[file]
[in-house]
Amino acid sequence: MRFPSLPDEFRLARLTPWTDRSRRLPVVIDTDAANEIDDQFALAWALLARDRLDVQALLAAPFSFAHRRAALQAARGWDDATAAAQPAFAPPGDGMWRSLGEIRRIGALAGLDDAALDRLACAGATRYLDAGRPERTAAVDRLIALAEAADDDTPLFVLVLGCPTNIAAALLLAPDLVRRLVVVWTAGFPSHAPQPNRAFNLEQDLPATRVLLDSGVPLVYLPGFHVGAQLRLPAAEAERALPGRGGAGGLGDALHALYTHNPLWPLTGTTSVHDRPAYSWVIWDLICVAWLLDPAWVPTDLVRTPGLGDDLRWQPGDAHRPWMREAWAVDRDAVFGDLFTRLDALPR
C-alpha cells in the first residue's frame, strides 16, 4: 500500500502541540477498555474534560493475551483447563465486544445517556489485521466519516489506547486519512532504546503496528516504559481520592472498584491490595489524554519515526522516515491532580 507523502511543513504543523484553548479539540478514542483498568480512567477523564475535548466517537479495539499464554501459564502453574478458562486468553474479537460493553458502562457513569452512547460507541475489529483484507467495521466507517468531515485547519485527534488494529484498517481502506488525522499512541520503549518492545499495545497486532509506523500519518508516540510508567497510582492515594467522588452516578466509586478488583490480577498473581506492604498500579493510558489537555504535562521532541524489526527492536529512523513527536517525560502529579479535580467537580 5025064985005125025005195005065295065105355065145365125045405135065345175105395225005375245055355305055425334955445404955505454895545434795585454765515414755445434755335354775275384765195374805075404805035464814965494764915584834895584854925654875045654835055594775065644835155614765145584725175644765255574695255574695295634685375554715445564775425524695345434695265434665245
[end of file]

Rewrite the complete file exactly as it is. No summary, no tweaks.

[in-house]
Amino acid sequence: MRFPSLPDEFRLARLTPWTDRSRRLPVVIDTDAANEIDDQFALAWALLARDRLDVQALLAAPFSFAHRRAALQAARGWDDATAAAQPAFAPPGDGMWRSLGEIRRIGALAGLDDAALDRLACAGATRYLDAGRPERTAAVDRLIALAEAADDDTPLFVLVLGCPTNIAAALLLAPDLVRRLVVVWTAGFPSHAPQPNRAFNLEQDLPATRVLLDSGVPLVYLPGFHVGAQLRLPAAEAERALPGRGGAGGLGDALHALYTHNPLWPLTGTTSVHDRPAYSWVIWDLICVAWLLDPAWVPTDLVRTPGLGDDLRWQPGDAHRPWMREAWAVDRDAVFGDLFTRLDALPR
C-alpha cells in the first residue's frame, strides 16, 4: 500500500502541540477498555474534560493475551483447563465486544445517556489485521466519516489506547486519512532504546503496528516504559481520592472498584491490595489524554519515526522516515491532580 507523502511543513504543523484553548479539540478514542483498568480512567477523564475535548466517537479495539499464554501459564502453574478458562486468553474479537460493553458502562457513569452512547460507541475489529483484507467495521466507517468531515485547519485527534488494529484498517481502506488525522499512541520503549518492545499495545497486532509506523500519518508516540510508567497510582492515594467522588452516578466509586478488583490480577498473581506492604498500579493510558489537555504535562521532541524489526527492536529512523513527536517525560502529579479535580467537580 5025064985005125025005195005065295065105355065145365125045405135065345175105395225005375245055355305055425334955445404955505454895545434795585454765515414755445434755335354775275384765195374805075404805035464814965494764915584834895584854925654875045654835055594775065644835155614765145584725175644765255574695255574695295634685375554715445564775425524695345434695265434665245